Uptown project gets cool reception at design review

Proposal for 631 Queen Anne Ave. N. will return for second early design guidance meeting

Plans for an eight-story development kitty-corner from Counterbalance Park will return to the West Design Review Board for a second Early Design Guidance meeting, after receiving a lukewarm reception on Wednesday night.

At the crux of the decision were concerns that the designs presented for 631 Queen Anne Ave. N. — in particular the preferred option — were short on specifics.

“I’m fearful that if we approve a direction that we really don’t know what we’re approving,” said board member Patreese Martin.

All three proposals called for approximately 95 residential units, 20 parking stalls, and anywhere from 4,200 to 5,800 square feet of ground-level retail space where Manhattan Express currently stands, but the preferred option was one that Robin Murphy with Jackson | Main Architecture characterized as, “far superior to the others.”

The plan — referred to as the “hinges” design — pushed back the commercial space along Queen Anne Avenue away from the property line, with room for an outdoor dining space along Roy Street. The sidewalk along Queen Anne Avenue would start at 14-feet wide, and extend up to 24-feet going north to the corner.

Though pulling commercial space out to the property line sounds logical, Murphy said, it’s not that simple.

“Because of the complexity of the right of way and sidewalks, there is very little room to have that work efficiently,” he said.

Meanwhile, Murphy noted that the intersection of Queen Anne Avenue and Roy/West Roy Streets is a “chaotic” one.

“One of the things we really want to do with this project is calm this intersection down,” he said.

Public comment was generally supportive of the project. Developer Maria Barrientos, who co-chairs the Uptown Alliance Land Use Review Committee, said the plans presented Wednesday reflected much of the input they had given when project architects approached them as they first started concept design in August.

“We appreciated that they came to us really early, and wanted to get feedback,” she said.

Trent Mummery, who represents the property owner at 14 W. Roy St., also voiced support for the preferred option.

“We applaud the efforts of the design team thus far,” he said.

But the board found that many elements of the preferred option were unresolved, to the point where passing the project on to the recommendation phase would have left too much to chance.

“I just find myself not really sure what I’m voting on to move forward,” said board member Stephen Porter.

As a whole, the board found the preferred scheme too massive, instead gravitating toward the second option. Martin noted that this development would set the standard on this corner, while board member Homero Nishiwaki mentioned the need to find the right transition between new development in the neighborhood and the character of the long-standing buildings.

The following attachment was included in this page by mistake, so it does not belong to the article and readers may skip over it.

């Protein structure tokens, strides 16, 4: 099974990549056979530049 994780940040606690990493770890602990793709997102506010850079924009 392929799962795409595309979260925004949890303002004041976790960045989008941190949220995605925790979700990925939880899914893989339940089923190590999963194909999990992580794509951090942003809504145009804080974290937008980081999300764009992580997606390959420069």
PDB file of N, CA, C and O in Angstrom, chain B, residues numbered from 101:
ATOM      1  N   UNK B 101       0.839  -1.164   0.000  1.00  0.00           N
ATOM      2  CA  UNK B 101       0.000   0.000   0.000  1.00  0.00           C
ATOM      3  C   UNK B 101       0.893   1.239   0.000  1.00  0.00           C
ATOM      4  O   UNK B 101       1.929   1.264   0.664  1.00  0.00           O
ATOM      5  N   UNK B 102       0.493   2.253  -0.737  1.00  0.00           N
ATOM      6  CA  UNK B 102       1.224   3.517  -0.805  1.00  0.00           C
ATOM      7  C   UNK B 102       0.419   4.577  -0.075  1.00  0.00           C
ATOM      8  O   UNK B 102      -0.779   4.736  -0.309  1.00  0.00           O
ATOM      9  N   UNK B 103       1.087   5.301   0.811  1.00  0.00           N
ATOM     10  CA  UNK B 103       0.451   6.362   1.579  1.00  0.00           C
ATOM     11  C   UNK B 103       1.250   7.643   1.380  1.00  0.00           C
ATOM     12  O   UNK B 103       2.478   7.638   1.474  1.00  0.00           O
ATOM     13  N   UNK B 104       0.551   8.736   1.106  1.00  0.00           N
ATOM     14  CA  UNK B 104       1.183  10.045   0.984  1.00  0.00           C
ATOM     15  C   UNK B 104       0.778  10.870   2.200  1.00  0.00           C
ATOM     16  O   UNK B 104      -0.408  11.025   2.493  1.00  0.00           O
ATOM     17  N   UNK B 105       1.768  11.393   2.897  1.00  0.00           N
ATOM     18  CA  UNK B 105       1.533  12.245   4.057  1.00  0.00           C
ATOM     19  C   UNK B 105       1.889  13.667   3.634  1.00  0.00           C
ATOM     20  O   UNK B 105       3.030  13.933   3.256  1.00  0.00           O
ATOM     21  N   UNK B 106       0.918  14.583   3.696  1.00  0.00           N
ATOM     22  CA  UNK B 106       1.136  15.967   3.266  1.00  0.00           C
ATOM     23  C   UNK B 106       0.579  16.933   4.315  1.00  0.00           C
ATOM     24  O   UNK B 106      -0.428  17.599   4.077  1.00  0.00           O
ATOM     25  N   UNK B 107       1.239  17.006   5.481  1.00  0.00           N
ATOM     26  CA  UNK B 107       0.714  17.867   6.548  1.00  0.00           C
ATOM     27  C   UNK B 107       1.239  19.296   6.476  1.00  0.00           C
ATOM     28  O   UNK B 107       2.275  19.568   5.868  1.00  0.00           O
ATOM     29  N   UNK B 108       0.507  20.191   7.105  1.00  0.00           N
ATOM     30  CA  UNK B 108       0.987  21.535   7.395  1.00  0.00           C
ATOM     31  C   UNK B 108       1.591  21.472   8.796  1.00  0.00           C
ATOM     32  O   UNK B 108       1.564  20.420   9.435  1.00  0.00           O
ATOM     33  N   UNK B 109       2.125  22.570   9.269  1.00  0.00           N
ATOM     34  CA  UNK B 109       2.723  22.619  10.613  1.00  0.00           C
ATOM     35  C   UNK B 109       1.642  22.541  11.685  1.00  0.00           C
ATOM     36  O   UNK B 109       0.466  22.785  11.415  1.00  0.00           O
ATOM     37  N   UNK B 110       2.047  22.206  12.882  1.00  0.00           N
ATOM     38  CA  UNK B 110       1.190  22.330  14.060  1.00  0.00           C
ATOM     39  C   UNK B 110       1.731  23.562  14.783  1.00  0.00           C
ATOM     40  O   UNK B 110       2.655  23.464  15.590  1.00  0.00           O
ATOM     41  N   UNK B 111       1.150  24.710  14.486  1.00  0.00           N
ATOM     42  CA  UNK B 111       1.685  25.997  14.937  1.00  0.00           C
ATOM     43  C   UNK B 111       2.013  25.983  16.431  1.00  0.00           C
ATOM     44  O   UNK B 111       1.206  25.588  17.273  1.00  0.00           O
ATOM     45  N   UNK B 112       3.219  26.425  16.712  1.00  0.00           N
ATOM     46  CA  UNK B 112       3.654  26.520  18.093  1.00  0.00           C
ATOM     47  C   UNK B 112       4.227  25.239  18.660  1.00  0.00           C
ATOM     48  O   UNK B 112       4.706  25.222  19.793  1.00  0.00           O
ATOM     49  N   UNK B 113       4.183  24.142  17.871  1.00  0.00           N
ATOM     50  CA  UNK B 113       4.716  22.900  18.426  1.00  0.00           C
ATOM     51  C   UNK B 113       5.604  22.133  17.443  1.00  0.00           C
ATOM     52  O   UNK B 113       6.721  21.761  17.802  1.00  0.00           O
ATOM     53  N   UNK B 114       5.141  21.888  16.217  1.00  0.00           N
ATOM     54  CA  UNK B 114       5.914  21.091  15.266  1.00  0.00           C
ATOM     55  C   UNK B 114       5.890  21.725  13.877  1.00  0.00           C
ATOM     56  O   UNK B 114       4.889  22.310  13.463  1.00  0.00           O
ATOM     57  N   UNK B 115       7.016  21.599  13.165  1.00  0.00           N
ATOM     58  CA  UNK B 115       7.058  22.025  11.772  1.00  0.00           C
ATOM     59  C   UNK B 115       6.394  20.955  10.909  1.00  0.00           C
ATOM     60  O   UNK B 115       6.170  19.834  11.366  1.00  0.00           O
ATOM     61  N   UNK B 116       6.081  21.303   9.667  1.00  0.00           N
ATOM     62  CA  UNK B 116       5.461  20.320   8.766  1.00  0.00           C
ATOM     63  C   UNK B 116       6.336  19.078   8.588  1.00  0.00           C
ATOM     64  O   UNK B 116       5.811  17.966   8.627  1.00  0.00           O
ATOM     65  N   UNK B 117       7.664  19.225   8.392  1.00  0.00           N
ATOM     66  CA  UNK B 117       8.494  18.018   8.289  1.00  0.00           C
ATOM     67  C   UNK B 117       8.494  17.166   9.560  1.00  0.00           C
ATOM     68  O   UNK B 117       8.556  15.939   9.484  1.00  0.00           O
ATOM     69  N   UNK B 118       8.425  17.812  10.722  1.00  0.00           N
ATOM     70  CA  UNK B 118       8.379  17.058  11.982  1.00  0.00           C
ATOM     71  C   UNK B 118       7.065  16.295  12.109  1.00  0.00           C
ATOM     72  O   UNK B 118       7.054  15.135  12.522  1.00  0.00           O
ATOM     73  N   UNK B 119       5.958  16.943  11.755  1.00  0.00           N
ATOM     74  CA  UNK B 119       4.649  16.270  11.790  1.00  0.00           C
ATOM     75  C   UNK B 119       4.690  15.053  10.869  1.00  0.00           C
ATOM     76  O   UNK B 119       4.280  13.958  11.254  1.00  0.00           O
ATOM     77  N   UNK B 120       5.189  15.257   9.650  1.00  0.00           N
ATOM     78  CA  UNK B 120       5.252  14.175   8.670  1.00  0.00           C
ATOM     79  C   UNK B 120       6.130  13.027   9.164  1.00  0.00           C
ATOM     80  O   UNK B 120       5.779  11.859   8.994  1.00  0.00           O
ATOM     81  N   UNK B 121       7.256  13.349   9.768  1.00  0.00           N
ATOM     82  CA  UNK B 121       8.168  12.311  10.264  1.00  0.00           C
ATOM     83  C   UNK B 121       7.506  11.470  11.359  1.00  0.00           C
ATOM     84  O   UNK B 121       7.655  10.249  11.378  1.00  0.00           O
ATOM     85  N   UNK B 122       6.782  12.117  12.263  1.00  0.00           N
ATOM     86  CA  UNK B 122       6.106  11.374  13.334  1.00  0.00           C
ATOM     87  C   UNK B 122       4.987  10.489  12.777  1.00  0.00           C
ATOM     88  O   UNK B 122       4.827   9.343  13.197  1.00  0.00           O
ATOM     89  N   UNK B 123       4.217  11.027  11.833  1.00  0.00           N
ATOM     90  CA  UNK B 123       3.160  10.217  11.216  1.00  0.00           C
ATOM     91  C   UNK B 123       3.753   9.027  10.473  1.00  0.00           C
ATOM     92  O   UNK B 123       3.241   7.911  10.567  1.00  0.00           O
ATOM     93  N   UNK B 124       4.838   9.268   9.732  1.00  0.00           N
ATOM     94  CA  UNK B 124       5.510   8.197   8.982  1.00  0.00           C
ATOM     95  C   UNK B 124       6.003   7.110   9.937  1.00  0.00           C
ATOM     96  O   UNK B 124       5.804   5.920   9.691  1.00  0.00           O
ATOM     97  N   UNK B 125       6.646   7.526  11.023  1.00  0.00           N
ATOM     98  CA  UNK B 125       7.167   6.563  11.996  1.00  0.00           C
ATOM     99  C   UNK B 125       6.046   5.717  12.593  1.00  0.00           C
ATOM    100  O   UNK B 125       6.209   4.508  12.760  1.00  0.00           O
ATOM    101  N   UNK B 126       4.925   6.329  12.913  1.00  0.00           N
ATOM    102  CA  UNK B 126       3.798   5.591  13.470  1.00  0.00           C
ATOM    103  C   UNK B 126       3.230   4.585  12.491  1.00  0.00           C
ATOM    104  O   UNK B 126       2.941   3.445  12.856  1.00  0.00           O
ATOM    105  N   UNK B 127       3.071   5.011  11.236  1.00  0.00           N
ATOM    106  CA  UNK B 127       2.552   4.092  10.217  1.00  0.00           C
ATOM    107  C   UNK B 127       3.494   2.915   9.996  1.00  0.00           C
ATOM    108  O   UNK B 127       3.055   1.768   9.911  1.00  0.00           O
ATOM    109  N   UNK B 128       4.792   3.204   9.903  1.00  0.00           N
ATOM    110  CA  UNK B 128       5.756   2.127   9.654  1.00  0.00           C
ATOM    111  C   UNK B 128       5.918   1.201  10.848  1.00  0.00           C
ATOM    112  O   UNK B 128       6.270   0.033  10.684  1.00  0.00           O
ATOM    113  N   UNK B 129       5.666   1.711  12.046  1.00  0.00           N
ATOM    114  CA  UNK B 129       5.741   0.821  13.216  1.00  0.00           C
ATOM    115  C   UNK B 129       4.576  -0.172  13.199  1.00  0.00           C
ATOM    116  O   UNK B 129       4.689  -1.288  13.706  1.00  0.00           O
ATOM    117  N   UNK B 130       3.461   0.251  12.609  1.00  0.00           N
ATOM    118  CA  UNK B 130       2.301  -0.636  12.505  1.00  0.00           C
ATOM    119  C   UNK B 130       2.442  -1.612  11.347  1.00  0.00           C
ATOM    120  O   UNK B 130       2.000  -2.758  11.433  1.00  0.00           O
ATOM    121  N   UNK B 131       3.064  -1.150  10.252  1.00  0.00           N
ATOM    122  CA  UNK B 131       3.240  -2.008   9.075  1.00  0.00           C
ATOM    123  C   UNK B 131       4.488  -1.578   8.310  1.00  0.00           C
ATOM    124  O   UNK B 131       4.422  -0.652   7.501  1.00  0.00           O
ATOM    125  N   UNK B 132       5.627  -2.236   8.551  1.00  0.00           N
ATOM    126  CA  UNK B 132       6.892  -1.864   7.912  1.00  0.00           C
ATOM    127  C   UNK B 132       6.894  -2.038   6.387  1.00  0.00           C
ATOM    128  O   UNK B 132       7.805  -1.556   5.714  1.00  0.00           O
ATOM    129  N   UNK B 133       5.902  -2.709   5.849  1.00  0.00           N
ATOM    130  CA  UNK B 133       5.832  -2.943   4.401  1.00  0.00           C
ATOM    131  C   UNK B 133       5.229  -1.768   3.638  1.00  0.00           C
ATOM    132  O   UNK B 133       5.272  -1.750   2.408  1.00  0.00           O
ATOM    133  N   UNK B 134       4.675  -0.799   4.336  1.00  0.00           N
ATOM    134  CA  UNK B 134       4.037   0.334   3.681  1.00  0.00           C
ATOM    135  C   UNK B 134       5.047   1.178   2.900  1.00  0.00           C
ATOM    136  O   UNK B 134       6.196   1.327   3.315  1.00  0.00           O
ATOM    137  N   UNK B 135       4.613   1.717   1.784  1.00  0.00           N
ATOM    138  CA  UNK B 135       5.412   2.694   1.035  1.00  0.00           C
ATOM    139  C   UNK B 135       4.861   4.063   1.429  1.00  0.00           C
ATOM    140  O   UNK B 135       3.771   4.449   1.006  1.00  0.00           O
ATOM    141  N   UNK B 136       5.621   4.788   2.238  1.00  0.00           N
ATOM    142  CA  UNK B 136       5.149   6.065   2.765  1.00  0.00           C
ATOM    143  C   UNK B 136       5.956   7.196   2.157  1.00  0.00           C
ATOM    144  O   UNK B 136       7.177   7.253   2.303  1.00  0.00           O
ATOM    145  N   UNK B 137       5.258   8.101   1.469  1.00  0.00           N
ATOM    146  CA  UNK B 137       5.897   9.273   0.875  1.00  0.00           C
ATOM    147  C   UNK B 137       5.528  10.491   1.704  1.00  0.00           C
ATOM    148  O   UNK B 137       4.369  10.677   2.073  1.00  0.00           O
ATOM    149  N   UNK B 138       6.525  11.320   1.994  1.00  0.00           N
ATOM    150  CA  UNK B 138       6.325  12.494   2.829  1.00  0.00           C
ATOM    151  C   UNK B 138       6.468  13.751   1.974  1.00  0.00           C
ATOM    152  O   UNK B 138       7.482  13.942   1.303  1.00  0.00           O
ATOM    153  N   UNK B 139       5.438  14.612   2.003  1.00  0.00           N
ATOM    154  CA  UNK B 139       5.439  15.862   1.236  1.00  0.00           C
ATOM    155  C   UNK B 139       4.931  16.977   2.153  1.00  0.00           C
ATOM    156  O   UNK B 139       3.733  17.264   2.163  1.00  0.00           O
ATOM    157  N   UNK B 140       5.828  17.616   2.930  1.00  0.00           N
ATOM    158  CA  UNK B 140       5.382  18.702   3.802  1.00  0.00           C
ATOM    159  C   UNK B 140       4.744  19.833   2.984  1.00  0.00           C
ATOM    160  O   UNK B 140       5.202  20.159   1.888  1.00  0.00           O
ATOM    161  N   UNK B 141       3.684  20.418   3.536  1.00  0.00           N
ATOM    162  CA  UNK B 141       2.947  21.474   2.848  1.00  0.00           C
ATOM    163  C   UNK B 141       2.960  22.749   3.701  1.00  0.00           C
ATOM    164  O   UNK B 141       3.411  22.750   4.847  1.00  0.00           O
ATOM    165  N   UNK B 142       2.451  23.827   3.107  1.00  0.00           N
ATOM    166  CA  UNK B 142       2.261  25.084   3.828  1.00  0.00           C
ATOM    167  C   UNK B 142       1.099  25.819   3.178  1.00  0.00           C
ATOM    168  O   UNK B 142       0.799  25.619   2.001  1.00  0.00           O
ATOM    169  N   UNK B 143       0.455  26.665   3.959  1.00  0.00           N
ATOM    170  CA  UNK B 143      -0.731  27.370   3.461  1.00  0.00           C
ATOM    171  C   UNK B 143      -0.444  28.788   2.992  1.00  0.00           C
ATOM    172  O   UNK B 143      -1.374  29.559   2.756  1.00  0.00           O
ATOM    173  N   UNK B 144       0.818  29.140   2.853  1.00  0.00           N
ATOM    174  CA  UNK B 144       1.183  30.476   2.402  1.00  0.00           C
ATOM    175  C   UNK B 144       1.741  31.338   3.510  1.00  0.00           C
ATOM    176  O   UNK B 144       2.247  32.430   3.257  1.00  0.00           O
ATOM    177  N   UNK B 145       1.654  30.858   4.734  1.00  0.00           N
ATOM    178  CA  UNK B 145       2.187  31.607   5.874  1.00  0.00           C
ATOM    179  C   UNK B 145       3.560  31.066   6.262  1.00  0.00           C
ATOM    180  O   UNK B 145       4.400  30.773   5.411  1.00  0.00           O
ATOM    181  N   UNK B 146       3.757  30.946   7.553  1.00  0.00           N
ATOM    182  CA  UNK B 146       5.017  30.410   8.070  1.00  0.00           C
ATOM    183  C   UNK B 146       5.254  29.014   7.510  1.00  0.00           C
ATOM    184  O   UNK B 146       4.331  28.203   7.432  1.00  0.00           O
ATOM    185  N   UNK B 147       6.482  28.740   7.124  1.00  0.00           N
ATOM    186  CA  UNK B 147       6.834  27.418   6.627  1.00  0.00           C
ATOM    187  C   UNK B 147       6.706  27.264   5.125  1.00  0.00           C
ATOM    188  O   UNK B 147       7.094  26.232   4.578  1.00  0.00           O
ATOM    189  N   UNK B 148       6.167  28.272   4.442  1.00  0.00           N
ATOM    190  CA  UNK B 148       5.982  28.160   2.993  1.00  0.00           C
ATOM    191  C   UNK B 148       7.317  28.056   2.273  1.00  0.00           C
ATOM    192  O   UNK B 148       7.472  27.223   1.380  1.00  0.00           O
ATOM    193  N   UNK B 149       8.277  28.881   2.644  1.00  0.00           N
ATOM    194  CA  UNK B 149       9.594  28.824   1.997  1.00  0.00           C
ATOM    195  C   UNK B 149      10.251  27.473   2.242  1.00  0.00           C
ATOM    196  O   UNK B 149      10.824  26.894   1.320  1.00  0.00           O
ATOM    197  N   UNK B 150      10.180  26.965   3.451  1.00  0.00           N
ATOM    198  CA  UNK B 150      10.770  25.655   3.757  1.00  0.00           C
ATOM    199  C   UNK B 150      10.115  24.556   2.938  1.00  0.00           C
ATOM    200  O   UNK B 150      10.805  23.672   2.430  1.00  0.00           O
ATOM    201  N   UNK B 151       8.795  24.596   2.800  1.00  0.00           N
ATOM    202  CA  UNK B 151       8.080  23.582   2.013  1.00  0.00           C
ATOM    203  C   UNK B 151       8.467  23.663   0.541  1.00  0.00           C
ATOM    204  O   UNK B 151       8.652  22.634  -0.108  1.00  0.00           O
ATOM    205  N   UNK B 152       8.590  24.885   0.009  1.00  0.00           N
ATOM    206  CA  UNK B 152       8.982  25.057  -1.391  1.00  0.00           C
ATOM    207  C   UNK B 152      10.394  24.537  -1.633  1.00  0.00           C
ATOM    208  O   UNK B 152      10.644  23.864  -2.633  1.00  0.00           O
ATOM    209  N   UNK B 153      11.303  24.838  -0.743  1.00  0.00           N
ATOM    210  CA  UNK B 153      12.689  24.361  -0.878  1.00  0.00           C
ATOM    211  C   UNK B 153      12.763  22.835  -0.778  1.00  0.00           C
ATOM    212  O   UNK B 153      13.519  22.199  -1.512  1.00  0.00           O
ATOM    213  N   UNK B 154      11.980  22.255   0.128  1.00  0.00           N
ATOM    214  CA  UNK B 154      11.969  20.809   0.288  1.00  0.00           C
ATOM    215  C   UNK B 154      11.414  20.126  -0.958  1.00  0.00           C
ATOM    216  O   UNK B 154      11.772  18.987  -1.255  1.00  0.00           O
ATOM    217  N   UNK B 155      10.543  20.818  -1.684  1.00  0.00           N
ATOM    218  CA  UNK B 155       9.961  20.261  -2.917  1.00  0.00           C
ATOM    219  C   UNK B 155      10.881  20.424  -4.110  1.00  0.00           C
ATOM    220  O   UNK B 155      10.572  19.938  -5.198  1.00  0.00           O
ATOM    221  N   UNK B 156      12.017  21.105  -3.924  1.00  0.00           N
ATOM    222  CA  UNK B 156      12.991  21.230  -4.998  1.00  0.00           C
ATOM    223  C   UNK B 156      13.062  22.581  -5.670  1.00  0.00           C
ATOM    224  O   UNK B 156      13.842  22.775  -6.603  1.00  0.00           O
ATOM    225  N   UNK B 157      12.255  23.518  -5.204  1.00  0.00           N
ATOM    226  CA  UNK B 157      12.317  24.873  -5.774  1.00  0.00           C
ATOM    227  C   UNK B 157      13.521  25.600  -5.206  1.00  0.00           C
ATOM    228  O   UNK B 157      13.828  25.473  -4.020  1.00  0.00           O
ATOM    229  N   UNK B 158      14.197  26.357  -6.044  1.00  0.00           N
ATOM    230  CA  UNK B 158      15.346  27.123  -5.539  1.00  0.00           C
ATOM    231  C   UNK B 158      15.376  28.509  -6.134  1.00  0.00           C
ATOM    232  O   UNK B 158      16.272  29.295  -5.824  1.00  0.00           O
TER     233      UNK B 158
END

“I still think we need to be mindful of the history of the city,” he said.

As part of the Uptown rezone passed by the city council last October, the site was included in a small area north of Seattle Center, that saw maximum building heights more than double from 40 to 85 feet.

Members also encouraged project architects to hold the street edge, potentially with a podium and upper story setbacks facing Queen Anne Avenue.

The board also raised questions over whether the proposed outdoor seating was better located on Roy Street, or at the corner of the site.

It wasn’t all negative feedback for the preferred design though, with the board expressing its approval of its retail layout, and its residential and driveway entries along Roy Street. Members also agreed that the materials used on the project should be contemporary and high quality, and encouraged further examination of how they can tie into the overall vision of how the building fits into the established neighborhood. 

Architects will now use the feedback from Wednesday’s meeting to make changes to the development plans, before returning to the board. If the project is approved at the second Early Design Guidance meeting, it will move on to the recommendation phase, and will have to be okayed one more time before a Master Use Permit is issued.

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Early Design Guidance Presentation (FINAL) — 631 Queen Anne Ave. N. (Feb. 7, 2018) by QueenAnneMagnoliaNews on Scribd